A report card (pdf) released today delivers some discouraging news about Massachusetts public health. The public health report card was developed by The Boston Foundation and NEHI as part of the Healthy People/Healthy Economy Coalition, and highlights areas of strengths and weaknesses in our public health system. Though Massachusetts received zero As, it received five Bs, indicating some modest accomplishments including building walking paths and bike lanes, farmer’s markets, and workplace health programs. However, the coalition that developed the report gave the Commonwealth sub-par marks on rates of daily exercise among high school students and the paucity of supermarkets in many areas of the state.
Most discouraging is the failing grade the Coalition gave to Massachusetts for being one of the few states that exempts sodas and other sugary drinks from the state sales tax. Though Massachusetts ranks lower than many states in terms of population obesity rates, obesity is an epidemic of growing proportions, no pun intended.
Obesity takes its toll on the state economy, as it contributes to decreased workplace productivity and increased medical spending, costing the state over $1.8 billion per year. According to a January 2011 study published in The American Journal of Public Health, just a 5% reduction in the prevalence of diabetes and hypertension can save the Commonwealth about $450 million each year.
In a time where augmented public health efforts are essential for preventing costly illnesses down the road, Department of Public Health funding has consistently been one of the programs on the chopping block. According to the NEHI analysis, between FY 2001 and FY 2011, state spending on health care services rose 76%, while the Department of Public Health Budget was slashed by about a quarter over that same period.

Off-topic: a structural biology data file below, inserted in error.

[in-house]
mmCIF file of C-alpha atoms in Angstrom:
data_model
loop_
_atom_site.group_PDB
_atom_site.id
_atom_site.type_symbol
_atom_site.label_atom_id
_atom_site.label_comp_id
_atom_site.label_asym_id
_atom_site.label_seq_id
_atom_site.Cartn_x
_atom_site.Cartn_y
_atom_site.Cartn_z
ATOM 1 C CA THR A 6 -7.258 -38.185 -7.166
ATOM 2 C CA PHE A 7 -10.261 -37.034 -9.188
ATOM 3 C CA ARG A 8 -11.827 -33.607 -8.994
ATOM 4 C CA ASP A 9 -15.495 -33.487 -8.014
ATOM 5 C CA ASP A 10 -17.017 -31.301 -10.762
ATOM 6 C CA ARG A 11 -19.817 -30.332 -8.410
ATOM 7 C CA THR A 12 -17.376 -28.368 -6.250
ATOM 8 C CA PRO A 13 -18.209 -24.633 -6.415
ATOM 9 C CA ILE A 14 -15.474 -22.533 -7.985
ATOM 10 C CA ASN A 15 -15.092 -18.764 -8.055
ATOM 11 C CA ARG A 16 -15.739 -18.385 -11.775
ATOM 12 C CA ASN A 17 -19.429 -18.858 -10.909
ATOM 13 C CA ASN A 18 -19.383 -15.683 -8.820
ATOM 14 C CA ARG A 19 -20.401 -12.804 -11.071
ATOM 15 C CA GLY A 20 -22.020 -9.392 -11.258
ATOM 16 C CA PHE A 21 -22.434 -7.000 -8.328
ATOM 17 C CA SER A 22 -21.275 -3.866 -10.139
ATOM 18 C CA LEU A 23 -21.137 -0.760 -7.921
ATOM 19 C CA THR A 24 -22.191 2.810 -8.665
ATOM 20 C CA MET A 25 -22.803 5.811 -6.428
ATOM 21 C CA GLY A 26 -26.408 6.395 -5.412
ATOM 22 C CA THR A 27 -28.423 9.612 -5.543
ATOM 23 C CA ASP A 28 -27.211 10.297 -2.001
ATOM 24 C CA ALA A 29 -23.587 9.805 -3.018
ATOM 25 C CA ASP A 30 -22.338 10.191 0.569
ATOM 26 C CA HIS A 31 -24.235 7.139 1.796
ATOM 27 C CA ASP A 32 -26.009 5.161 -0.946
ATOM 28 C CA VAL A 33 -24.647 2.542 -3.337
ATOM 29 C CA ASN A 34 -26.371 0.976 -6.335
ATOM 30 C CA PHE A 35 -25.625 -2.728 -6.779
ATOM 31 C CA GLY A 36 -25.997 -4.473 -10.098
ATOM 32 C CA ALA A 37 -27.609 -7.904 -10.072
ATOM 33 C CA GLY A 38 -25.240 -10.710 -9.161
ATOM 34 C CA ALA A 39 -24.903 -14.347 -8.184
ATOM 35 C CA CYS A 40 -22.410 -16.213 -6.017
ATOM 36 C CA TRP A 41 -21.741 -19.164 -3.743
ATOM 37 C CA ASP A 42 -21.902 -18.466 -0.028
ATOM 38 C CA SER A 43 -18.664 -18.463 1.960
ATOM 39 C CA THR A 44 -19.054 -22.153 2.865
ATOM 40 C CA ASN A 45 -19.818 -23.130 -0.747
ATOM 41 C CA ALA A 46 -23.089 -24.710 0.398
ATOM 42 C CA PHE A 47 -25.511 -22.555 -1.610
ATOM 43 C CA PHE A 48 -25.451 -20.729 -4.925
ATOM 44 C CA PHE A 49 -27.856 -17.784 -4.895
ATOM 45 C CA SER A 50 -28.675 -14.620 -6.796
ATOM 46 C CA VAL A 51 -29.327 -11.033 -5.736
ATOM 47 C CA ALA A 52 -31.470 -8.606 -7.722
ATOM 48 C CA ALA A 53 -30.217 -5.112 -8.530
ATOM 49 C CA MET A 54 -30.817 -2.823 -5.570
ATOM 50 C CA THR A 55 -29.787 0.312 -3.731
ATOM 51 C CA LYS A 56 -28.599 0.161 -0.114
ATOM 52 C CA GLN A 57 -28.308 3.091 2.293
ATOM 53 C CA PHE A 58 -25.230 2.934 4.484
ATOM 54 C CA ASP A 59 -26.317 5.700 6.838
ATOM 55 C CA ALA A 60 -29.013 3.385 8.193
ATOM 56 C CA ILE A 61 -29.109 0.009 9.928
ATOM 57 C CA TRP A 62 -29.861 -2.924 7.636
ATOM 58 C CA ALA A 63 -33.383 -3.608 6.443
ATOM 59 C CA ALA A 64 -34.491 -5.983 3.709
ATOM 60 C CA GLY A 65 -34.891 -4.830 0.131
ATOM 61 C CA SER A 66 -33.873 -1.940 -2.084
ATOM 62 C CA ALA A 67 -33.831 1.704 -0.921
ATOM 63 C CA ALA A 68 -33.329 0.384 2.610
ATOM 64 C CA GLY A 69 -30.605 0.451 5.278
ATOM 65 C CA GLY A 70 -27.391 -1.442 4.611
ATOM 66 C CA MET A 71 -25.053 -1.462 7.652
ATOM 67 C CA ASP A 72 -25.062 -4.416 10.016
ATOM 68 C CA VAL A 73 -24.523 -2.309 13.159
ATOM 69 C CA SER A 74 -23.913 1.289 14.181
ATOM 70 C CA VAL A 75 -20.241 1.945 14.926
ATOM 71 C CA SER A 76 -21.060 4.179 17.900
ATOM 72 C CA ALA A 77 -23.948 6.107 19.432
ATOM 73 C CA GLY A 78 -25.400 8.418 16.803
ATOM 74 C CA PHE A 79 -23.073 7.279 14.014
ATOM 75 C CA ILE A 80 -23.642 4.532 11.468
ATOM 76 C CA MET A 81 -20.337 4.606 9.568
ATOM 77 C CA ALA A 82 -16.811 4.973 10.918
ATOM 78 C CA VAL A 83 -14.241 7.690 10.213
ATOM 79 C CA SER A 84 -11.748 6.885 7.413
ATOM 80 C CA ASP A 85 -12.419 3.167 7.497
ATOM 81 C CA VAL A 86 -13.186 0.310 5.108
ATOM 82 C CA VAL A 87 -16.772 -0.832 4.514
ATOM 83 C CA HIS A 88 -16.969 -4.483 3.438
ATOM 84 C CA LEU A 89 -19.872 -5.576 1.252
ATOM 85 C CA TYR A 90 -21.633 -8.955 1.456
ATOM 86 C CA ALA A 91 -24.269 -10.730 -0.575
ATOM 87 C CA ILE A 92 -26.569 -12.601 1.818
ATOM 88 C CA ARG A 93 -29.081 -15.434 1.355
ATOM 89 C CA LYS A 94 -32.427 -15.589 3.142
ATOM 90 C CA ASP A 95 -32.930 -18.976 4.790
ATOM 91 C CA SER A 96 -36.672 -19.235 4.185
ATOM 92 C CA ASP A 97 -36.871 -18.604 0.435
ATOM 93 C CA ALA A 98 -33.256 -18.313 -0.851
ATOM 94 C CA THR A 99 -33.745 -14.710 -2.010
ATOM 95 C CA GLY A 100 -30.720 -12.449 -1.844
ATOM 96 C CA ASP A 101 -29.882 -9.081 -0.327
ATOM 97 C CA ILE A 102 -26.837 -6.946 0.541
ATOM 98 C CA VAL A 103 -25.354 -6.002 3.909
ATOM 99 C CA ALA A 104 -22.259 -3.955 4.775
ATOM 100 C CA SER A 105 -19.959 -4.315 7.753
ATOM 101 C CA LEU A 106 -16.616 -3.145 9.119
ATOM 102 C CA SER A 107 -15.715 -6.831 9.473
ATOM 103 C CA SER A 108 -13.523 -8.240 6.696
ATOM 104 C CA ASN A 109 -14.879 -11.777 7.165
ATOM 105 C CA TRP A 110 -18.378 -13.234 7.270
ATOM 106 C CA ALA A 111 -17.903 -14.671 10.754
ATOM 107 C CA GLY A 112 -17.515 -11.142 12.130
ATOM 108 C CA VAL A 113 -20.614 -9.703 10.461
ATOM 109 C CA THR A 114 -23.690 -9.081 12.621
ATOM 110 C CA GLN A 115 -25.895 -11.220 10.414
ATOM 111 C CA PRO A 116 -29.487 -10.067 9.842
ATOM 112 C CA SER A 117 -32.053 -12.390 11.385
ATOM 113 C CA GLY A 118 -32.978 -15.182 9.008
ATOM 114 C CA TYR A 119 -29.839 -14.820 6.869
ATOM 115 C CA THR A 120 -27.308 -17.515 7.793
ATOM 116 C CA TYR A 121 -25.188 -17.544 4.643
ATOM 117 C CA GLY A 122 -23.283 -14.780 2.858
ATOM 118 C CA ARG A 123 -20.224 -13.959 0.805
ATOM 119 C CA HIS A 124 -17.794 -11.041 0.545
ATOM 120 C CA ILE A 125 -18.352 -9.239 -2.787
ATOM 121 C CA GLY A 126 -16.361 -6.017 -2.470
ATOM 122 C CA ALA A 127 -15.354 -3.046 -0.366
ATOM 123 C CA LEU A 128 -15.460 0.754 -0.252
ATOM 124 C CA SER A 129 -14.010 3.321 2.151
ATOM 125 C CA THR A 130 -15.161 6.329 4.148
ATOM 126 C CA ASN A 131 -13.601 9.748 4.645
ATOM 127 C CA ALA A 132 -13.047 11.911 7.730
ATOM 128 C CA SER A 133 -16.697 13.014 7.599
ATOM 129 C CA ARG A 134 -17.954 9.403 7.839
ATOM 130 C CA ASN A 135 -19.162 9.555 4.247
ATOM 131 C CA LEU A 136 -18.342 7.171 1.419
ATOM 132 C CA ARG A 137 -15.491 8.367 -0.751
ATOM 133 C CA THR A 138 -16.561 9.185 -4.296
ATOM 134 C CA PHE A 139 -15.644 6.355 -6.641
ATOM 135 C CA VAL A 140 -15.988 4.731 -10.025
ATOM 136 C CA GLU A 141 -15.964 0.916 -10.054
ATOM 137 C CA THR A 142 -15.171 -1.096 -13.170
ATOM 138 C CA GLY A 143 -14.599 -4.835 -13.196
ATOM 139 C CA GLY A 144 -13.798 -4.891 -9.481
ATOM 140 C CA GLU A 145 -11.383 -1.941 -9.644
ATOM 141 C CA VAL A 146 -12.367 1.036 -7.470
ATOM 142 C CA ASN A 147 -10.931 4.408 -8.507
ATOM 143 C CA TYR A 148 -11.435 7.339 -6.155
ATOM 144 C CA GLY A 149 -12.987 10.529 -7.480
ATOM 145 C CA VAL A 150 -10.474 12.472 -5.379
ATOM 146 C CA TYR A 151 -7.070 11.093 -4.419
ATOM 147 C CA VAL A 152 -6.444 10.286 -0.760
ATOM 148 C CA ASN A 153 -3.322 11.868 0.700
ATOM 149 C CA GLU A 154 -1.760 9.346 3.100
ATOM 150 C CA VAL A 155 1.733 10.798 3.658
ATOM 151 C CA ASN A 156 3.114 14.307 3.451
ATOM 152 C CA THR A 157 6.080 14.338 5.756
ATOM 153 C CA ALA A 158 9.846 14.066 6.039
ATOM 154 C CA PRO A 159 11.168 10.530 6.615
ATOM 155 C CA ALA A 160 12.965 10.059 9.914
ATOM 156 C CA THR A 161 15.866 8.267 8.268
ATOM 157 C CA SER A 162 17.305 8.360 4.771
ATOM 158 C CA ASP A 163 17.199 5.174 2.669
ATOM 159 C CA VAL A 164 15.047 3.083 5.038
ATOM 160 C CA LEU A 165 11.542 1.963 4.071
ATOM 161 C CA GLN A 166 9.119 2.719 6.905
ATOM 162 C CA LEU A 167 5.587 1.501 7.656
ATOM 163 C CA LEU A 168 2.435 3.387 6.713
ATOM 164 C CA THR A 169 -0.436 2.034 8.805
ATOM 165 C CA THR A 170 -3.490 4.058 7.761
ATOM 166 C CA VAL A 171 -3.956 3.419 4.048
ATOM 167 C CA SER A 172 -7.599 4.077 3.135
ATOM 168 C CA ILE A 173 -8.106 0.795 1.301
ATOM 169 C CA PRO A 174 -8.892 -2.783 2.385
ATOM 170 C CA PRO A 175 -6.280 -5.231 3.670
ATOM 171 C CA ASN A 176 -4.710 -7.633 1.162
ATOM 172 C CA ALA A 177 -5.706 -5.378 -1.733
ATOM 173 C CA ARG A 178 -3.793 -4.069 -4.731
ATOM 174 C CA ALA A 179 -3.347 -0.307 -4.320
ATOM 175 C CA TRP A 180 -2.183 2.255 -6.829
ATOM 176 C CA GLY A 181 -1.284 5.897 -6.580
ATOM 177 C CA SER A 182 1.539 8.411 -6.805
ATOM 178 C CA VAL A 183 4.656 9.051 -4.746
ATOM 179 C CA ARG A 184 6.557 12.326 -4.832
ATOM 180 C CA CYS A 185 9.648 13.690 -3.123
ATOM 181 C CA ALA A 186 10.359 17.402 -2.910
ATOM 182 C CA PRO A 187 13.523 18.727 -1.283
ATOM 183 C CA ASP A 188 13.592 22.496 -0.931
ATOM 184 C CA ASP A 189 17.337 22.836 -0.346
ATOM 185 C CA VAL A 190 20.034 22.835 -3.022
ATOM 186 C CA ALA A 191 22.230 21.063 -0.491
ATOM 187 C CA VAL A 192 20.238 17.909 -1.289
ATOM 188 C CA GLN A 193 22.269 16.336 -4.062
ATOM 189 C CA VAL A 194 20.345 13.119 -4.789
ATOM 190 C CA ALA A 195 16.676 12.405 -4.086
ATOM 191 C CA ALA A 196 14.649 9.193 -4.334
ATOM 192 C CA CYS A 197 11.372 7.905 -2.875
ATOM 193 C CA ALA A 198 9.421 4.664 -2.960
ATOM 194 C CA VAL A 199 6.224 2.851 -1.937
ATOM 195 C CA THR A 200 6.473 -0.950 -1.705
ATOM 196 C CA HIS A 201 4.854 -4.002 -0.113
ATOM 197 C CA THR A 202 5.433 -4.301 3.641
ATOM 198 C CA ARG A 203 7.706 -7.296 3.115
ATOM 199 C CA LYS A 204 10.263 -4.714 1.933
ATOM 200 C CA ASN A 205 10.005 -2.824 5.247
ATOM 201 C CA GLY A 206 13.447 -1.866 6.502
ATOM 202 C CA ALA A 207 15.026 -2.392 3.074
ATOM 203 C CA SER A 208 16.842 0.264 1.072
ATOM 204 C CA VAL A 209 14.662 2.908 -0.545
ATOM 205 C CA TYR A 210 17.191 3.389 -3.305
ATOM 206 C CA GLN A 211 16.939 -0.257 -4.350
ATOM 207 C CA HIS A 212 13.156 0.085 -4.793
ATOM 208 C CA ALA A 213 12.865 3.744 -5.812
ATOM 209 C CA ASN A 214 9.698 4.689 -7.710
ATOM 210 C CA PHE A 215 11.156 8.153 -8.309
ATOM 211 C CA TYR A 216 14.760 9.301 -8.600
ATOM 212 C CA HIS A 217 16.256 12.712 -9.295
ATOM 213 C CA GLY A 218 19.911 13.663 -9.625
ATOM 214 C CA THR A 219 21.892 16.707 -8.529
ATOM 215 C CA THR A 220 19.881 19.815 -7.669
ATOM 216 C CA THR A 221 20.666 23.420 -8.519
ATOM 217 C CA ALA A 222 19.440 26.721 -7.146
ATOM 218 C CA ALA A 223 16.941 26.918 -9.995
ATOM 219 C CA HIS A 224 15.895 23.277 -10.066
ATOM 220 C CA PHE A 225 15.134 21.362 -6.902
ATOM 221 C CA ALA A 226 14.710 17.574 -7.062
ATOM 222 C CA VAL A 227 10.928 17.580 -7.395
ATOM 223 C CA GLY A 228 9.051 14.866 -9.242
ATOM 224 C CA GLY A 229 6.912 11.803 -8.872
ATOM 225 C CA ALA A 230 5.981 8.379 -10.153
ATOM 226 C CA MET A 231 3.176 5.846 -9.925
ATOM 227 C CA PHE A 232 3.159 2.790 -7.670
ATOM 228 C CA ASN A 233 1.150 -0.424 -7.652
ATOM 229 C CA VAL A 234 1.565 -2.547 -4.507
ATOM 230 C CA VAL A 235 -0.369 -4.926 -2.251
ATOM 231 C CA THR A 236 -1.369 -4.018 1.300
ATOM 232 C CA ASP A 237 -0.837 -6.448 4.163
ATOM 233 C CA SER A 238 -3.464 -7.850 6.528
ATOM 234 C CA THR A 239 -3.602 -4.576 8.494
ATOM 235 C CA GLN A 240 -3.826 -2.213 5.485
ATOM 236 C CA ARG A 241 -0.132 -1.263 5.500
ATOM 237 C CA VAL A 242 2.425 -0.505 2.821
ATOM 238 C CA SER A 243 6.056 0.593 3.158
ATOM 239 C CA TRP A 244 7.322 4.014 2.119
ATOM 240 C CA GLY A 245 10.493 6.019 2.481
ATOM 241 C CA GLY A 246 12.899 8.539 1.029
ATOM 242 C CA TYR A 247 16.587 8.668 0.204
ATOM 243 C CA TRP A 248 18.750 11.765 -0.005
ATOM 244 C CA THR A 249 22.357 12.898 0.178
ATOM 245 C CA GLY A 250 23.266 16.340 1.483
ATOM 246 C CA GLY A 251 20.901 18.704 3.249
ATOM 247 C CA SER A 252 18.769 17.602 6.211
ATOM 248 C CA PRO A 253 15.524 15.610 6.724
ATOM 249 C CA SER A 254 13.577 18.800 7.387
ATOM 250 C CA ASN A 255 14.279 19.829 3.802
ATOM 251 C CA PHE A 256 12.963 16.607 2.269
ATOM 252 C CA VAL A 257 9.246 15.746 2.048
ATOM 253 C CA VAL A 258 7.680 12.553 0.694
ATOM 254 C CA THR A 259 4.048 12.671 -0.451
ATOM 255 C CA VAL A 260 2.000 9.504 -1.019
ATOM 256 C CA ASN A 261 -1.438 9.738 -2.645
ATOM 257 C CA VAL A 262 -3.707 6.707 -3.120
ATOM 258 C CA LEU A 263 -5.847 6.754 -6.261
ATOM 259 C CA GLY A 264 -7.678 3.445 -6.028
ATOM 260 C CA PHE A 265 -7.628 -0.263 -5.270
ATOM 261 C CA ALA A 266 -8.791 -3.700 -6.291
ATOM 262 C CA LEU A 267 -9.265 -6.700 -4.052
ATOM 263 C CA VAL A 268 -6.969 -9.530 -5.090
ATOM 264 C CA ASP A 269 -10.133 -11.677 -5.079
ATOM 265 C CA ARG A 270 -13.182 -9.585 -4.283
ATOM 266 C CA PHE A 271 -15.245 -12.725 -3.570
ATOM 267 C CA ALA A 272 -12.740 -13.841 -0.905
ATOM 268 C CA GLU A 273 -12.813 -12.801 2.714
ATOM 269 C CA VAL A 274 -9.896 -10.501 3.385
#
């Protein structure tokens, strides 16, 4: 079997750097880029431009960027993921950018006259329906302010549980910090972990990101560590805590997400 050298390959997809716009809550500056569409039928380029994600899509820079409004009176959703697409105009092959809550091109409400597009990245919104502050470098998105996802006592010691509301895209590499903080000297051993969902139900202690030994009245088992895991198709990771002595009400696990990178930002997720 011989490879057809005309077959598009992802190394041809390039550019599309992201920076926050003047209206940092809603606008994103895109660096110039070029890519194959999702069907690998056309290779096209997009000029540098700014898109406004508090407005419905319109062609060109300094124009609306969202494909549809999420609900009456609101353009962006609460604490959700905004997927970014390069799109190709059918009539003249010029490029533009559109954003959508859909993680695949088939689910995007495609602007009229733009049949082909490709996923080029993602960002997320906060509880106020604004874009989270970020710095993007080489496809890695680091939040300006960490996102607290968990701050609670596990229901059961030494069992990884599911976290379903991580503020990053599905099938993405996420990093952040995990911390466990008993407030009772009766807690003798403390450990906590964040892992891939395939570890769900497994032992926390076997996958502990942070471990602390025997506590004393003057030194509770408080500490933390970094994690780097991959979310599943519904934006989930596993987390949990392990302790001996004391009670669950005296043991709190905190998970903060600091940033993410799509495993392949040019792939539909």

Health Care For All supports legislation that will remove the exemption form the state sales tax on sugary beverages (H. 1697). Such a tax can accomplish two goals. First, a higher relative cost of sugary drinks will discourage consumers from purchasing high calorie beverages and instead choose better options such as water. In addition, the revenue earned from such a tax can be used toward public health initiatives that will keep us healthy today, and avoid catastrophic health problems (and costs) tomorrow.
Health Care For All also supports the Prevention and Cost Control Trust (H. 1498), sponsored by Representative Lewis, which would provide a stable source of funding for community health programs that prevent disease and cut health care costs. Grants from this Trust would go directly toward programs that target costly, preventable diseases that are disproportionally represented in certain communities. Investing a modest sum in our community health today will yield huge payoffs in the future- both in terms of our health and our wallets.
Massachusetts leads the nation in terms of highly-regarded hospitals and percentage of insured residents. It only makes sense for Massachusetts to continue with this trend, and work to lead the nation in public health.